Trevor Burgess is an American investment banker and CEO of C1 Financial. He became the first openly gay CEO of a bank on the New York Stock Exchange when C1 Financial, which is based in St Petersburg, Florida, made a $44.7 million public offering in August 2014. In the company's initial public offering filing to the Securities and Exchange Commission he disclosed that his husband, Gary Hess, held some shares thus confirming his sexuality in the disclosure. The couple married in the 1990s, and they live in St. Petersburg with their 4-year-old daughter.
He has been featured in Bloomberg Businessweek's "Out on the Street" and in the book, "The G Quotient-Why Gay Executives are Excelling as Leaders." In 2013 he won Ernst & Young's Entrepreneur of the Year award in Florida's financial services category.
Early life and work prior to C1:
Burgess has been openly gay since his teenage years. He graduated in 1994 from Dartmouth College. He was a management consultant at Monitor Company, a Cambridge, Massachusetts firm associated with Michael Porter. Burgess spent ten years at Morgan Stanley as an investment banker in New York, Los Angeles and London, including "executing more than $50 billion in transactions for major clients, including Chipotle, which he helped take public in 2006." His last appointment was as a Managing Director in Global Capital Markets leading over 100 investment banking transactions such as the IPO for Chipotle. He then went on to be a partner at Artesia Capital Management, a private equity firm with investments in Brazil and the U.S."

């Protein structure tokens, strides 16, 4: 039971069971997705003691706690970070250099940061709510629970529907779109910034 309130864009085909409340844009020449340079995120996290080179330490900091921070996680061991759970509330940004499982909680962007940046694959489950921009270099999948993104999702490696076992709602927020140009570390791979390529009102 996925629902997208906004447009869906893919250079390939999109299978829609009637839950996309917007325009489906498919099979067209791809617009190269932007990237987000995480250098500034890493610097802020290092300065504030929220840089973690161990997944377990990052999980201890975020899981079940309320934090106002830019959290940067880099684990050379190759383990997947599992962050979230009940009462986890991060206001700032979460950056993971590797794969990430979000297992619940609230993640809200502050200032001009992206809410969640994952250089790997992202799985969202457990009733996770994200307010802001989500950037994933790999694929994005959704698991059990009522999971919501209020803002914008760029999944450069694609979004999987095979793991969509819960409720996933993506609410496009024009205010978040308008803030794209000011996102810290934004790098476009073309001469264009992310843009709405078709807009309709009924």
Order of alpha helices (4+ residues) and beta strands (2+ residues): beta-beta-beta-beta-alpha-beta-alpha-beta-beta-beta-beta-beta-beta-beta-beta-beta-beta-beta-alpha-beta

Industry environment for LGBT workers:
In 2012 the Human Rights Campaign noted it was still an issue to be LGBT in the workplace as there were no openly gay CEOs in the Fortune 1000 and "U.S. Companies can still legally fire a worker for being gay in 29 states, and many subtle biases remain in the workplace." Former BP chief John Browne noted that homophobic corporate cultures and board of directors keep people in the closet with corporations level of conservativeness rising with the company's size. Todd Sears, founder of an annual LGBT leadership summit for the finance industry noted it was common for executives to not come out until they retired, or even be outed when they died. The 'Wall Street journal' reported in March 2014 that it was still common for LGBT workers to stay closeted.
U.S. Century Bank